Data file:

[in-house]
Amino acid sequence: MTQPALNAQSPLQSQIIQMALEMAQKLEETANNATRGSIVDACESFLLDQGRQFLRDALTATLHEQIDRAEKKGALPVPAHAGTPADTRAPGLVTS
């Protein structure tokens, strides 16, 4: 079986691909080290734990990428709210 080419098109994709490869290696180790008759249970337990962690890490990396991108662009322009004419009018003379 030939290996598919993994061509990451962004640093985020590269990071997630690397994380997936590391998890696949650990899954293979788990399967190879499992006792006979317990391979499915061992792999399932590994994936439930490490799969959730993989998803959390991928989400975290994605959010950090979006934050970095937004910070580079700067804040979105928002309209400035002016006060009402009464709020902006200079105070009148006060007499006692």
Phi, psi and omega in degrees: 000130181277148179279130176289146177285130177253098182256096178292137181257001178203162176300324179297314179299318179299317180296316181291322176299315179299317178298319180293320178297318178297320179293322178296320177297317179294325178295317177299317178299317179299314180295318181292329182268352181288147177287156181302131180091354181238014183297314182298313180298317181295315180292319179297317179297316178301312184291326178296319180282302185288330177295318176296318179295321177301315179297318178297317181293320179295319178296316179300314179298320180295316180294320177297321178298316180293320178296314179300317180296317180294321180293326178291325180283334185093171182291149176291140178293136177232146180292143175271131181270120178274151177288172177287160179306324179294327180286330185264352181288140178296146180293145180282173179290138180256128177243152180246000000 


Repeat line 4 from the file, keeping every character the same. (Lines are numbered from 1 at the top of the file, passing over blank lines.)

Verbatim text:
Phi, psi and omega in degrees: 000130181277148179279130176289146177285130177253098182256096178292137181257001178203162176300324179297314179299318179299317180296316181291322176299315179299317178298319180293320178297318178297320179293322178296320177297317179294325178295317177299317178299317179299314180295318181292329182268352181288147177287156181302131180091354181238014183297314182298313180298317181295315180292319179297317179297316178301312184291326178296319180282302185288330177295318176296318179295321177301315179297318178297317181293320179295319178296316179300314179298320180295316180294320177297321178298316180293320178296314179300317180296317180294321180293326178291325180283334185093171182291149176291140178293136177232146180292143175271131181270120178274151177288172177287160179306324179294327180286330185264352181288140178296146180293145180282173179290138180256128177243152180246000000 